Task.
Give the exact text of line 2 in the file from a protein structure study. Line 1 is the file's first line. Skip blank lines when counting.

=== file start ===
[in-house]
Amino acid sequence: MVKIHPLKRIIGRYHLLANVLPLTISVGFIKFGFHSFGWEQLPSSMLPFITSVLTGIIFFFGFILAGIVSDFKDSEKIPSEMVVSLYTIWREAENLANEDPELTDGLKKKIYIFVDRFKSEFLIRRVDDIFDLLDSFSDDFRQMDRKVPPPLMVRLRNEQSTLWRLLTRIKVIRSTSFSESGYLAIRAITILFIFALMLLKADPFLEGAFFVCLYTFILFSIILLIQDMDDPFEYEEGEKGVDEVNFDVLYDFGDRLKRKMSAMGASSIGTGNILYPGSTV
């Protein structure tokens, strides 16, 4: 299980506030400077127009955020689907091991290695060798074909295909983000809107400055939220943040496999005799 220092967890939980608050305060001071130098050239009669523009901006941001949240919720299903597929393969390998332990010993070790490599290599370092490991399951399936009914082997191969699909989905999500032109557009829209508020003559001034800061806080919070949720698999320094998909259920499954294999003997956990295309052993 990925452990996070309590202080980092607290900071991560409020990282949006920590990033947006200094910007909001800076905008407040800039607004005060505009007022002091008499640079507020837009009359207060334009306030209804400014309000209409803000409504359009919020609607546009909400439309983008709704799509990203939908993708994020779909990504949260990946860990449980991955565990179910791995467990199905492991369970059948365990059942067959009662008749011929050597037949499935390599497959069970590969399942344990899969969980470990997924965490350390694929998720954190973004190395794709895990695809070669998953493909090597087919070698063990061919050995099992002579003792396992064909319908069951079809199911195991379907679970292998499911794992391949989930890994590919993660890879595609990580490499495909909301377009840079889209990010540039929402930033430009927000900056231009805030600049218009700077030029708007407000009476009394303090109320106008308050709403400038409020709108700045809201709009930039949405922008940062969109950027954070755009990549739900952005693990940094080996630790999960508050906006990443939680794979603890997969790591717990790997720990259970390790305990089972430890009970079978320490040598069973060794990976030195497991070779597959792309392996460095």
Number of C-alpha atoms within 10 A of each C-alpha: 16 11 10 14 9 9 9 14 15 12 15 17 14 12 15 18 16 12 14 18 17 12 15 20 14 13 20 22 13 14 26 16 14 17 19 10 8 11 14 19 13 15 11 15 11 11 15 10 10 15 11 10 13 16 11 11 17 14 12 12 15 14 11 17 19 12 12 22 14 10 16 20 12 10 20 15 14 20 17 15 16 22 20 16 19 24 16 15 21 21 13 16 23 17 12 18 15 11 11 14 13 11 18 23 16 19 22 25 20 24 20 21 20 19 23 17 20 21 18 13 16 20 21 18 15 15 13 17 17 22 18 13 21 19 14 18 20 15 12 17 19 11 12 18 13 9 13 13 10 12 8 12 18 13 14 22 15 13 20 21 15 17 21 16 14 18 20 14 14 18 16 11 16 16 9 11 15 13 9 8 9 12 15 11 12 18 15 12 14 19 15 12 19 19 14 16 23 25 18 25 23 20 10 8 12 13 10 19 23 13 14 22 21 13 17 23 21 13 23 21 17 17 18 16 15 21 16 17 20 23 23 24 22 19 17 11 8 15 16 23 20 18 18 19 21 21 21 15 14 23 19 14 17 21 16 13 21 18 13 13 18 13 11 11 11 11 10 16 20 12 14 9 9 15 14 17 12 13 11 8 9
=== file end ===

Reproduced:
Amino acid sequence: MVKIHPLKRIIGRYHLLANVLPLTISVGFIKFGFHSFGWEQLPSSMLPFITSVLTGIIFFFGFILAGIVSDFKDSEKIPSEMVVSLYTIWREAENLANEDPELTDGLKKKIYIFVDRFKSEFLIRRVDDIFDLLDSFSDDFRQMDRKVPPPLMVRLRNEQSTLWRLLTRIKVIRSTSFSESGYLAIRAITILFIFALMLLKADPFLEGAFFVCLYTFILFSIILLIQDMDDPFEYEEGEKGVDEVNFDVLYDFGDRLKRKMSAMGASSIGTGNILYPGSTV